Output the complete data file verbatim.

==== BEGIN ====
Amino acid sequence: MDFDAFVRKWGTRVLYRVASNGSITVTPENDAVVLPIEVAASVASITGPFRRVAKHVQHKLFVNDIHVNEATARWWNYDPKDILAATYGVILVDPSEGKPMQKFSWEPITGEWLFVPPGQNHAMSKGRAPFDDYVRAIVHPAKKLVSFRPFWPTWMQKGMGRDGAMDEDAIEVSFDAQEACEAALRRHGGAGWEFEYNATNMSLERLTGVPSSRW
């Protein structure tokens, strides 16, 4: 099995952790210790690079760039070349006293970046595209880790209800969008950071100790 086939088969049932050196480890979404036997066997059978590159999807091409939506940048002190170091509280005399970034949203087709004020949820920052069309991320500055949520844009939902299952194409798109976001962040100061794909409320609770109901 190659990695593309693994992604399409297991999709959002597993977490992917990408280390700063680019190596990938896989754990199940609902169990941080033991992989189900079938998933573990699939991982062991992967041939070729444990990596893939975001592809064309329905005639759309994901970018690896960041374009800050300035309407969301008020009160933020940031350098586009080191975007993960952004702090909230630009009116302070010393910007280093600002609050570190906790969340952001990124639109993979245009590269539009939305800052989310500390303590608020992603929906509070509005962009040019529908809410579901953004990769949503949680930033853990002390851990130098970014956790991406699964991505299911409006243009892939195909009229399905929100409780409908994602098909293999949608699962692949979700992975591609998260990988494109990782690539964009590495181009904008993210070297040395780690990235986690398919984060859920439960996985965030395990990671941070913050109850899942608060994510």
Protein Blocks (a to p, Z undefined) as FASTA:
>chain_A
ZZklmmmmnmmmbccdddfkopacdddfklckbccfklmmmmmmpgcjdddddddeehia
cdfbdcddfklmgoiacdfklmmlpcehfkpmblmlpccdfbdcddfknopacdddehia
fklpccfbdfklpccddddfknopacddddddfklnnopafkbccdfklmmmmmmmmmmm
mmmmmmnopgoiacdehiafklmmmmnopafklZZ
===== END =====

Amino acid sequence: MDFDAFVRKWGTRVLYRVASNGSITVTPENDAVVLPIEVAASVASITGPFRRVAKHVQHKLFVNDIHVNEATARWWNYDPKDILAATYGVILVDPSEGKPMQKFSWEPITGEWLFVPPGQNHAMSKGRAPFDDYVRAIVHPAKKLVSFRPFWPTWMQKGMGRDGAMDEDAIEVSFDAQEACEAALRRHGGAGWEFEYNATNMSLERLTGVPSSRW
């Protein structure tokens, strides 16, 4: 099995952790210790690079760039070349006293970046595209880790209800969008950071100790 086939088969049932050196480890979404036997066997059978590159999807091409939506940048002190170091509280005399970034949203087709004020949820920052069309991320500055949520844009939902299952194409798109976001962040100061794909409320609770109901 190659990695593309693994992604399409297991999709959002597993977490992917990408280390700063680019190596990938896989754990199940609902169990941080033991992989189900079938998933573990699939991982062991992967041939070729444990990596893939975001592809064309329905005639759309994901970018690896960041374009800050300035309407969301008020009160933020940031350098586009080191975007993960952004702090909230630009009116302070010393910007280093600002609050570190906790969340952001990124639109993979245009590269539009939305800052989310500390303590608020992603929906509070509005962009040019529908809410579901953004990769949503949680930033853990002390851990130098970014956790991406699964991505299911409006243009892939195909009229399905929100409780409908994602098909293999949608699962692949979700992975591609998260990988494109990782690539964009590495181009904008993210070297040395780690990235986690398919984060859920439960996985965030395990990671941070913050109850899942608060994510």
Protein Blocks (a to p, Z undefined) as FASTA:
>chain_A
ZZklmmmmnmmmbccdddfkopacdddfklckbccfklmmmmmmpgcjdddddddeehia
cdfbdcddfklmgoiacdfklmmlpcehfkpmblmlpccdfbdcddfknopacdddehia
fklpccfbdfklpccddddfknopacddddddfklnnopafkbccdfklmmmmmmmmmmm
mmmmmmnopgoiacdehiafklmmmmnopafklZZ